While over the centuries, many who stood to benefit from an aggressive system of copyright control have tried to rewrite, whitewash or simply ignore this history, turning the copyright system falsely into a “property” regime, the fact is that it was always intended as a system to encourage the wider dissemination of ideas for the purpose of education and learning. The (potentially misguided) intent appeared to be that by granting exclusive rights to a certain limited class of works, it would encourage the creation of those works, which would then be useful in educating the public (and within a few decades enter the public domain).

Masnick’s preamble leads to a case where Elsevier (Publishers) has attempted to halt the very successful Sci-Hub, which bills itself as “the first pirate website in the world to provide mass and public access to tens of millions of research papers.” From Masnick’s Feb. 17, 2016 posting,

Rightfully, this is being celebrated as a massive boon to science and learning, making these otherwise hidden nuggets of knowledge and science that were previously locked up and hidden away available to just about anyone. And, to be clear, this absolutely fits with the original intent of copyright law — which was to encourage such learning. In a very large number of cases, it is not the creators of this content and knowledge who want the information to be locked up. Many researchers and academics know that their research has much more of an impact the wider it is seen, read, shared and built upon. But the gatekeepers — such as Elsveier and other large academic publishers — have stepped in and demanded copyright, basically for doing very little.

They do not pay the researchers for their work. Often, in fact, that work is funded by taxpayer funds. In some cases, in certain fields, the publishers actually demand that the authors of these papers pay to submit them. The journals do not pay to review the papers either. They outsource that work to other academics for “peer review” — which again, is unpaid. Finally, these publishers profit massively, having convinced many universities that they need to subscribe, often paying many tens or even hundreds of thousands of dollars for subscriptions to journals that very few actually read.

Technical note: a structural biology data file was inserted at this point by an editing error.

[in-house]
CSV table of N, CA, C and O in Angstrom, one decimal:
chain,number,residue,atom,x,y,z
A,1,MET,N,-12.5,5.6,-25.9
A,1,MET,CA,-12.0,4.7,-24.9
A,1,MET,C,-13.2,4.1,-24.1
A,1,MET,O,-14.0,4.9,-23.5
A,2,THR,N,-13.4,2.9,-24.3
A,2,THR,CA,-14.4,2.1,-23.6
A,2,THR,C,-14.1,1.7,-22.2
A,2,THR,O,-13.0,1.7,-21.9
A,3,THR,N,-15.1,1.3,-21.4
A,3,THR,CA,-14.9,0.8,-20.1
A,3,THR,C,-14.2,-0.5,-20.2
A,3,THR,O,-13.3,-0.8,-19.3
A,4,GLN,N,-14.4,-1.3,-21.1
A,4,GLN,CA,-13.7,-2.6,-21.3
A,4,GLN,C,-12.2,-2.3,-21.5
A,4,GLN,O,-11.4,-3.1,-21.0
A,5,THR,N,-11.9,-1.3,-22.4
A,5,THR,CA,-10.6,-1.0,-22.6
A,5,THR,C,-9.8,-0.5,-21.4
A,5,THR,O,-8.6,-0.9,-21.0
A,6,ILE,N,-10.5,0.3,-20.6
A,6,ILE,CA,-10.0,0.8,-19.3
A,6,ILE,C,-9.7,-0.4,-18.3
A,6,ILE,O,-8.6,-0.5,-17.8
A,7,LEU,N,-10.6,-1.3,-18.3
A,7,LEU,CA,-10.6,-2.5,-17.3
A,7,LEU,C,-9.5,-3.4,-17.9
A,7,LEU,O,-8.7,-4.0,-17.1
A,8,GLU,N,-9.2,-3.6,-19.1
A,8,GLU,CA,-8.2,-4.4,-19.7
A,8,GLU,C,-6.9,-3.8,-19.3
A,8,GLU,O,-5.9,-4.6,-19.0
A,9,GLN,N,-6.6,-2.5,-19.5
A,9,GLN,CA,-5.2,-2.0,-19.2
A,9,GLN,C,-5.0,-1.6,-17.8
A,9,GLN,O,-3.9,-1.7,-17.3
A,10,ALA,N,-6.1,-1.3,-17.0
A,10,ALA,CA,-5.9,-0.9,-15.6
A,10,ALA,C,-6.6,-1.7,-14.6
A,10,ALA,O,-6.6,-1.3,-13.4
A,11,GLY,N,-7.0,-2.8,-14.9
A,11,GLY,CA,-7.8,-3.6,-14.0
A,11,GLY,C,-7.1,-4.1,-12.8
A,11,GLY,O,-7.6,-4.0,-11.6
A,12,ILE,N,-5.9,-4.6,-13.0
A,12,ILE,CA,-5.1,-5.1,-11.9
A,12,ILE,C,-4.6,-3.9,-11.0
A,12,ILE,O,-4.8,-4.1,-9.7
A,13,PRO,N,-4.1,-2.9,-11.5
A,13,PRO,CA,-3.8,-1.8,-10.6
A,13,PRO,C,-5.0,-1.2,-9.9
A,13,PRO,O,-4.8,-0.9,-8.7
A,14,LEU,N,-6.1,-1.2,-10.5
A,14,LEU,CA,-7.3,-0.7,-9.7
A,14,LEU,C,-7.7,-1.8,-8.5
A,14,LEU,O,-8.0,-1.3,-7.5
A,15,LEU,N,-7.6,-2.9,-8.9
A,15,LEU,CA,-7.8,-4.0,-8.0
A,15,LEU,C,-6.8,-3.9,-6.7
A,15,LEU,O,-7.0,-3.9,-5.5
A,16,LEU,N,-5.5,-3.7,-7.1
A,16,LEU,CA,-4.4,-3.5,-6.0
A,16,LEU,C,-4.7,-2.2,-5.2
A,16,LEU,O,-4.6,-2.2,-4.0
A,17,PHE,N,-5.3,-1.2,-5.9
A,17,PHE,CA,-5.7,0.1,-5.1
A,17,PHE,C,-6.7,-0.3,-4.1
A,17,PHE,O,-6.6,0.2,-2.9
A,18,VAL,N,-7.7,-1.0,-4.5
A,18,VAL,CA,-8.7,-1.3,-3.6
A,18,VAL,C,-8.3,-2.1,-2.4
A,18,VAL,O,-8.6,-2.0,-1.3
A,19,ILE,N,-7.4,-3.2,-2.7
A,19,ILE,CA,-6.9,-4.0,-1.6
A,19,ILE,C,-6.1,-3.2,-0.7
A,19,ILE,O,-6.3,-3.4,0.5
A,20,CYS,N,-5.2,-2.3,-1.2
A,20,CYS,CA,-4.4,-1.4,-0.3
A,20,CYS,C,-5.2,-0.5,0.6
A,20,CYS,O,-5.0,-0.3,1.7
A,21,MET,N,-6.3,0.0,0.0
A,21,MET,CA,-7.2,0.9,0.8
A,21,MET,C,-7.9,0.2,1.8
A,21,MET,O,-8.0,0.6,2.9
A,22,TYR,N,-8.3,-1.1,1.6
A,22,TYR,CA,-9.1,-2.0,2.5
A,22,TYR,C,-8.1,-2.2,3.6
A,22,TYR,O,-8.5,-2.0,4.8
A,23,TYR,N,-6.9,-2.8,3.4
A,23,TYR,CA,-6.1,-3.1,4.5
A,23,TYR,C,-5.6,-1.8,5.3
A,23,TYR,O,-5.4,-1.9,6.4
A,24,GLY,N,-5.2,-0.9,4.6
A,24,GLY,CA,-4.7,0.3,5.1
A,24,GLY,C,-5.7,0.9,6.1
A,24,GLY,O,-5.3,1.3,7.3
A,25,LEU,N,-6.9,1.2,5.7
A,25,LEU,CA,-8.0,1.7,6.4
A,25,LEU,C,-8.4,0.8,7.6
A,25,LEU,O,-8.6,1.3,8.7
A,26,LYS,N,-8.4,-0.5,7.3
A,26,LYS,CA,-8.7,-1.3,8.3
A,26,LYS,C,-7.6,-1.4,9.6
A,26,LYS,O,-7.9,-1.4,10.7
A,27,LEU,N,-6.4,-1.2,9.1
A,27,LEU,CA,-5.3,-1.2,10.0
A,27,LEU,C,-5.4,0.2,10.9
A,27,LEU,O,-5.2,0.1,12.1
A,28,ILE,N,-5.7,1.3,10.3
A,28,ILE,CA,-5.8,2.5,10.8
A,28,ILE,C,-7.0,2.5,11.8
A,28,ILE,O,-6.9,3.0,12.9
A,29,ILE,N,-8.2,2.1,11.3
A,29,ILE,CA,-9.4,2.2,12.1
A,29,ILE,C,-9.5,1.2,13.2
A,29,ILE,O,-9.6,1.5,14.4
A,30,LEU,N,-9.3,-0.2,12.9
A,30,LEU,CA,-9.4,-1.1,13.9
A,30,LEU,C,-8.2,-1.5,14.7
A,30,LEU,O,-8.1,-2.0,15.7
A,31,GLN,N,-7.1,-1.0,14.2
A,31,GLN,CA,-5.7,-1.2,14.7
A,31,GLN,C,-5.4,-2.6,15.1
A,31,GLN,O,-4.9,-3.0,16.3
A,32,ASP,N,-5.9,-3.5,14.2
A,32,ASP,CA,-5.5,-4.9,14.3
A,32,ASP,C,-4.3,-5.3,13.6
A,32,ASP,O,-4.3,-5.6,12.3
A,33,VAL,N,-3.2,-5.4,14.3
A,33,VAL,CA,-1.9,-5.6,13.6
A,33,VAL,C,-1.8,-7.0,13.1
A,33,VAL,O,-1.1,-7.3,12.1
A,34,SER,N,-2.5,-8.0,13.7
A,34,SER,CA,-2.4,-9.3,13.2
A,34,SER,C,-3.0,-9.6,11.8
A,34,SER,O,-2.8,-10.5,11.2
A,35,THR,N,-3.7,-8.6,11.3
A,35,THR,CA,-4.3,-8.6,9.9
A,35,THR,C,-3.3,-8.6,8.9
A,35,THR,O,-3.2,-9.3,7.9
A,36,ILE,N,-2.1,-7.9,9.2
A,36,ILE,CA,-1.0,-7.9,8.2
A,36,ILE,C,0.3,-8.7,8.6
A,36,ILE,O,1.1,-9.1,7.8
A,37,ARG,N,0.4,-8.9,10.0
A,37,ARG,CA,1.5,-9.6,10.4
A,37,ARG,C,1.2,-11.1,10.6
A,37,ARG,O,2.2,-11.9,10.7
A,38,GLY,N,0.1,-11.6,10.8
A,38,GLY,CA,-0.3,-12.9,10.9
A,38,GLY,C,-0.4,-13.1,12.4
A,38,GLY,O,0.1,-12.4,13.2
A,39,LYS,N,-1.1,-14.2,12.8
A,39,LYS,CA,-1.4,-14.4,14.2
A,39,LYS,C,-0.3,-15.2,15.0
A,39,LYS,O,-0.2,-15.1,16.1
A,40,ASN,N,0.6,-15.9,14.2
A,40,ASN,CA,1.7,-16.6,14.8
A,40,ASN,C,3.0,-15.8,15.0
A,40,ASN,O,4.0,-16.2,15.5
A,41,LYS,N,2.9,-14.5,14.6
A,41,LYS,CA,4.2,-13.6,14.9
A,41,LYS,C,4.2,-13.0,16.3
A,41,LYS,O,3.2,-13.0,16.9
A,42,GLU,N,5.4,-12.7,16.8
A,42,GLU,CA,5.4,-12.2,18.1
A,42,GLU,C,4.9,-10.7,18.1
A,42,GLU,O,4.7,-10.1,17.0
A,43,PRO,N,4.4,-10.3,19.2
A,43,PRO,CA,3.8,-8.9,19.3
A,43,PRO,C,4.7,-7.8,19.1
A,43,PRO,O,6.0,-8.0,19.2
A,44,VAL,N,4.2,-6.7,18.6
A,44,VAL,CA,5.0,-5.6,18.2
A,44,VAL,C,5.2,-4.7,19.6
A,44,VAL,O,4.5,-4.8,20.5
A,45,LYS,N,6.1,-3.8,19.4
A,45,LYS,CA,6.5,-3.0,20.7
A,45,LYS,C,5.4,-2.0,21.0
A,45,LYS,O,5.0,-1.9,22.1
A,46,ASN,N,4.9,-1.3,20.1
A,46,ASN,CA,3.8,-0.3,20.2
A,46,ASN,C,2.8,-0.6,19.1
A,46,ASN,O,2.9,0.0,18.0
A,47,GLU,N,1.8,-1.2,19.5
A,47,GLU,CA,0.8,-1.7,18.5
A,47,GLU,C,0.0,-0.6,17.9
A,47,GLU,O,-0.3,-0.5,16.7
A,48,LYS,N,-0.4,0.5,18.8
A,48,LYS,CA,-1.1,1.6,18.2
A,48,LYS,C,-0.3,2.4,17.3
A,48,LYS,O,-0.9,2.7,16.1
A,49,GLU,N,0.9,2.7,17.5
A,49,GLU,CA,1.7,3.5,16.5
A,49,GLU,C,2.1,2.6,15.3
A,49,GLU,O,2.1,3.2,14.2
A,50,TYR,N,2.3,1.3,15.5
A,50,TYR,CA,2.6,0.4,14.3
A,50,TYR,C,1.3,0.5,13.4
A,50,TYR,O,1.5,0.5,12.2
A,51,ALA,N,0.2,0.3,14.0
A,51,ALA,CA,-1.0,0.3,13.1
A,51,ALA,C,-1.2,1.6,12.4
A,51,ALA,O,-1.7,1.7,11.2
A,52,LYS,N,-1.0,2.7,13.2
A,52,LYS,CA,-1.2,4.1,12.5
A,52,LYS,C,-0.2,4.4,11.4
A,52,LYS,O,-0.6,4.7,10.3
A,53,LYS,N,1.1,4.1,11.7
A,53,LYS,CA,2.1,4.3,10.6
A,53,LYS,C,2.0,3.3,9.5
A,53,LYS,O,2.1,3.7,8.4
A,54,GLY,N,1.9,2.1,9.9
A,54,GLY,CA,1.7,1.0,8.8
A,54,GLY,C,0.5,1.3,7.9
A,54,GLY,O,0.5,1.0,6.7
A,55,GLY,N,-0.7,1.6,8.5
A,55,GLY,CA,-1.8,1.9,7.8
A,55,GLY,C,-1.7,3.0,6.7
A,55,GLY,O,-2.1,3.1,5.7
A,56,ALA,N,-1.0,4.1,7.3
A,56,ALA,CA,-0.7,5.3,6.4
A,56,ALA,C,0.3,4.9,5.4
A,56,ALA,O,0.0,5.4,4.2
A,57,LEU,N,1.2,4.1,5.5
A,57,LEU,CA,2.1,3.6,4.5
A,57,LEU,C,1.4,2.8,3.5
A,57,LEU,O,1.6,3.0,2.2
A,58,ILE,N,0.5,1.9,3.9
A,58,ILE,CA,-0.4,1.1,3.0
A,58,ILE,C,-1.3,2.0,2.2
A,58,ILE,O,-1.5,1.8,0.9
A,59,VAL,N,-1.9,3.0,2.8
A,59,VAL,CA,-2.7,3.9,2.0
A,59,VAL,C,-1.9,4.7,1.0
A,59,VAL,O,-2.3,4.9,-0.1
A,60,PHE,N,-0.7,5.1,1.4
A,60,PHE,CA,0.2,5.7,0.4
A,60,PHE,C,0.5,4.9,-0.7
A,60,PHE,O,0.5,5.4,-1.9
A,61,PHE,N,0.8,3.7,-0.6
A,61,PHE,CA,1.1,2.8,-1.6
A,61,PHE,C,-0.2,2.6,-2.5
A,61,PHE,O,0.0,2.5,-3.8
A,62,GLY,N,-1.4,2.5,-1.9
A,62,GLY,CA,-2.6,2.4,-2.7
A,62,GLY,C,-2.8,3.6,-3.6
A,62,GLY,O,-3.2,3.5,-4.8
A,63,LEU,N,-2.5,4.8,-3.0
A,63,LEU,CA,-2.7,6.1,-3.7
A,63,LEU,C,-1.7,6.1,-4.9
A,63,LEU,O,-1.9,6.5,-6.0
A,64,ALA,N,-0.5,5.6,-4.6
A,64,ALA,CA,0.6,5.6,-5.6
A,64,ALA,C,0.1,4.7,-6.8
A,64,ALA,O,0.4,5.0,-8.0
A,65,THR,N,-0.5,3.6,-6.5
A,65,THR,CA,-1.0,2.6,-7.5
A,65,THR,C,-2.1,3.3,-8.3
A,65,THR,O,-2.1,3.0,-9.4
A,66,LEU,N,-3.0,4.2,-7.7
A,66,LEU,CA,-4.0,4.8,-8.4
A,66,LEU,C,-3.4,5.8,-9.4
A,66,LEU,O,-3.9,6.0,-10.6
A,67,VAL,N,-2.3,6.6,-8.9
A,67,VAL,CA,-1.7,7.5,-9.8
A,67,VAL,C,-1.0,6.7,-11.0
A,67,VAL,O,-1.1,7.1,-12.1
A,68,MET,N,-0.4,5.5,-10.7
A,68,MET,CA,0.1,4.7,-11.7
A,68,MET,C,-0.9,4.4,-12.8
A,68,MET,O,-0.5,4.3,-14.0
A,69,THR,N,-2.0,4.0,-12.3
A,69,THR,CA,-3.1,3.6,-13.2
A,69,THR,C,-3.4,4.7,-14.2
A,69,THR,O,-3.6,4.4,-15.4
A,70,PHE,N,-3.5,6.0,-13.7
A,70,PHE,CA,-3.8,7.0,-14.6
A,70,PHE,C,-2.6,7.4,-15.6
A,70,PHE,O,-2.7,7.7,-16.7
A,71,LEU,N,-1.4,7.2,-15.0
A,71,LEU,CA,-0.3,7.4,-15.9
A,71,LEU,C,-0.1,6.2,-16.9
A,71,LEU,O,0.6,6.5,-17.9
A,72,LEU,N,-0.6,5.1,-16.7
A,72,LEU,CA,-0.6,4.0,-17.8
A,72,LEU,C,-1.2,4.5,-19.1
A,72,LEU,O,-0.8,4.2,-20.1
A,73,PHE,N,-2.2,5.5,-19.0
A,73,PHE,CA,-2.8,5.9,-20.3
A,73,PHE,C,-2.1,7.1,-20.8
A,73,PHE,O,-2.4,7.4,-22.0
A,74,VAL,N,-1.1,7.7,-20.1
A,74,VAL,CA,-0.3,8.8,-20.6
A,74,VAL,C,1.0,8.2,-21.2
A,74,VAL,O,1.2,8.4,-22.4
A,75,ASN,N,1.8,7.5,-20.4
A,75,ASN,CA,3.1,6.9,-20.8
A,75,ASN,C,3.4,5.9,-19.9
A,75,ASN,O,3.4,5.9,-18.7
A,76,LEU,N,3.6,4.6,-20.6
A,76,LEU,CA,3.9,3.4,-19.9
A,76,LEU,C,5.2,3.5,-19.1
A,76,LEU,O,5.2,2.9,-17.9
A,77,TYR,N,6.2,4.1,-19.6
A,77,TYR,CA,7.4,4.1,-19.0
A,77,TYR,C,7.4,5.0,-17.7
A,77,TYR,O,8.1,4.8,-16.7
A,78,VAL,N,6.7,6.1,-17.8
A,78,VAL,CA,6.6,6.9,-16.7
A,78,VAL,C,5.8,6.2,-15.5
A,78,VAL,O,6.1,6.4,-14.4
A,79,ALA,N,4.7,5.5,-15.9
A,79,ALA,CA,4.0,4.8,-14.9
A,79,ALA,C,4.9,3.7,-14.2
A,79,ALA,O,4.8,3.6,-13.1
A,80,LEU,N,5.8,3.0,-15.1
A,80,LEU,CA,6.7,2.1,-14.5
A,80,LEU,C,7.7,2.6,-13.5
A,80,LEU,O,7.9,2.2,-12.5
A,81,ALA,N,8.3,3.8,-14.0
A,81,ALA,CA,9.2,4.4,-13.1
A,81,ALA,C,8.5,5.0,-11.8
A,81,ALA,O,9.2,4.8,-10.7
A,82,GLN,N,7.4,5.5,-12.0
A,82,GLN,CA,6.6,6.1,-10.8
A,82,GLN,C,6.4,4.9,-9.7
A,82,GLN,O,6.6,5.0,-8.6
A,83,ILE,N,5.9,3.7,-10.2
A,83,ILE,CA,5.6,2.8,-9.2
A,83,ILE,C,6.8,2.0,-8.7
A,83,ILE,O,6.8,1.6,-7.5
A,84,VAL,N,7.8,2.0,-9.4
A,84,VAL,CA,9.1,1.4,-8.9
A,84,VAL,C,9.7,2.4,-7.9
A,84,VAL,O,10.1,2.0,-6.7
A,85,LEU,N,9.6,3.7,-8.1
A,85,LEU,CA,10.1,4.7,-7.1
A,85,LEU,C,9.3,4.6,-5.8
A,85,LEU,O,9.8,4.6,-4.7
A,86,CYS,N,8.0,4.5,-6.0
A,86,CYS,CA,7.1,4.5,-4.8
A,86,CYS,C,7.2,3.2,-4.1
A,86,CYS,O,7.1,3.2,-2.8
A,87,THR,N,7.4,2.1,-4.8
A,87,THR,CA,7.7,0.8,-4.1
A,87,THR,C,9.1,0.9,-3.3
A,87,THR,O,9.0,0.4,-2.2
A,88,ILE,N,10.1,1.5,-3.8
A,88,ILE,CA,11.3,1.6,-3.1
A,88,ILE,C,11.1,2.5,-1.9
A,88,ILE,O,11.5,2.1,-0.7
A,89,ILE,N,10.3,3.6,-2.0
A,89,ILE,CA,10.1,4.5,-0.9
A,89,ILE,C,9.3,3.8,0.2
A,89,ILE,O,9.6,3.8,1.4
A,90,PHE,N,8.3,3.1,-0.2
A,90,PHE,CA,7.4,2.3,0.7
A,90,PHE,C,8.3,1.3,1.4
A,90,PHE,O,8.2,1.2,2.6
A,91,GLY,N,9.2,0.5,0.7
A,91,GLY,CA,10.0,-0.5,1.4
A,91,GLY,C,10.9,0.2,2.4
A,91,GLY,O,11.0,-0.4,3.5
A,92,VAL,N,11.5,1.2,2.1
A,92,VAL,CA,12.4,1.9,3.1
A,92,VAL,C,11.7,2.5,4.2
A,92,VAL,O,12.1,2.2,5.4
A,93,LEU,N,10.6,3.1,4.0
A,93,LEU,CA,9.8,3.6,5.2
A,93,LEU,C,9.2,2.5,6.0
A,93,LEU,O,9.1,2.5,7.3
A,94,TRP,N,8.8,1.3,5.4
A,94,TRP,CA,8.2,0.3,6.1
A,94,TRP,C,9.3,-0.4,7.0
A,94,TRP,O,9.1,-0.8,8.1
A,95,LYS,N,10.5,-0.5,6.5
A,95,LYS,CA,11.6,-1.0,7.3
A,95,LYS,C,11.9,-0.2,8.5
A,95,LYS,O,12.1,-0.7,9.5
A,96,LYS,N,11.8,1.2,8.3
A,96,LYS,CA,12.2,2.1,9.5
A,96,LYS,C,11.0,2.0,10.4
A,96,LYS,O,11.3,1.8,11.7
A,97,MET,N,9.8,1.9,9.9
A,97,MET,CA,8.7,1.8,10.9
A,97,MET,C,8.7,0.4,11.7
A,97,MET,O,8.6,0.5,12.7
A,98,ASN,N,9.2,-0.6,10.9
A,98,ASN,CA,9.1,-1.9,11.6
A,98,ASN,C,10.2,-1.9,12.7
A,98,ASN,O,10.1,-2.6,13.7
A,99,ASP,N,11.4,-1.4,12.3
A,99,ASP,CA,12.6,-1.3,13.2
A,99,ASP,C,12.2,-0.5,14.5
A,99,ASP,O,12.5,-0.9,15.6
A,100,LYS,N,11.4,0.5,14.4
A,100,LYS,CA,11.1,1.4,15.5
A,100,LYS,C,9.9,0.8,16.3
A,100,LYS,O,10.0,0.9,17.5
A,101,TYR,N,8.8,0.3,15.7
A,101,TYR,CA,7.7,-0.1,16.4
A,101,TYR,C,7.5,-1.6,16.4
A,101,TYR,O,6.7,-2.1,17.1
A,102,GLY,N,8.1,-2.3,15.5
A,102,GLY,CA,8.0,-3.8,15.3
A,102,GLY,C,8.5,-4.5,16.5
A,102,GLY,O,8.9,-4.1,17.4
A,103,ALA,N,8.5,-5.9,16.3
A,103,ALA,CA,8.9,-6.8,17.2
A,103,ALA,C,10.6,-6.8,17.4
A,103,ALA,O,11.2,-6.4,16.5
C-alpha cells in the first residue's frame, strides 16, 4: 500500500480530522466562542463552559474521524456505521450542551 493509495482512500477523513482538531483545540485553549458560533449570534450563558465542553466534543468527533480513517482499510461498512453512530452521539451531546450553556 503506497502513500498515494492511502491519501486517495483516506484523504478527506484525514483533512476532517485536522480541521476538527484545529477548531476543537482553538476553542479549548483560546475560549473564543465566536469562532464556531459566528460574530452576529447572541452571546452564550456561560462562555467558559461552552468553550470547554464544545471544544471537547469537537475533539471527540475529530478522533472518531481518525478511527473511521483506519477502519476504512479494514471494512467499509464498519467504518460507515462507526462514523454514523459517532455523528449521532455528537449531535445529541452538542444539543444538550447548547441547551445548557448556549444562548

Simon Oxenham of the Neurobonkers blog on the big think website wrote a Feb. 9 (?), 2016 post about Sci-Hub, its originator, and its current legal fight (Note: Links have been removed),

On September 5th, 2011, Alexandra Elbakyan, a researcher from Kazakhstan, created Sci-Hub, a website that bypasses journal paywalls, illegally providing access to nearly every scientific paper ever published immediately to anyone who wants it. …

This was a game changer. Before September 2011, there was no way for people to freely access paywalled research en masse; researchers like Elbakyan were out in the cold. Sci-Hub is the first website to offer this service and now makes the process as simple as the click of a single button.

As the number of papers in the LibGen database expands, the frequency with which Sci-Hub has to dip into publishers’ repositories falls and consequently the risk of Sci-Hub triggering its alarm bells becomes ever smaller. Elbakyan explains, “We have already downloaded most paywalled articles to the library … we have almost everything!” This may well be no exaggeration. Elsevier, one of the most prolific and controversial scientific publishers in the world, recently alleged in court that Sci-Hub is currently harvesting Elsevier content at a rate of thousands of papers per day. Elbakyan puts the number of papers downloaded from various publishers through Sci-Hub in the range of hundreds of thousands per day, delivered to a running total of over 19 million visitors.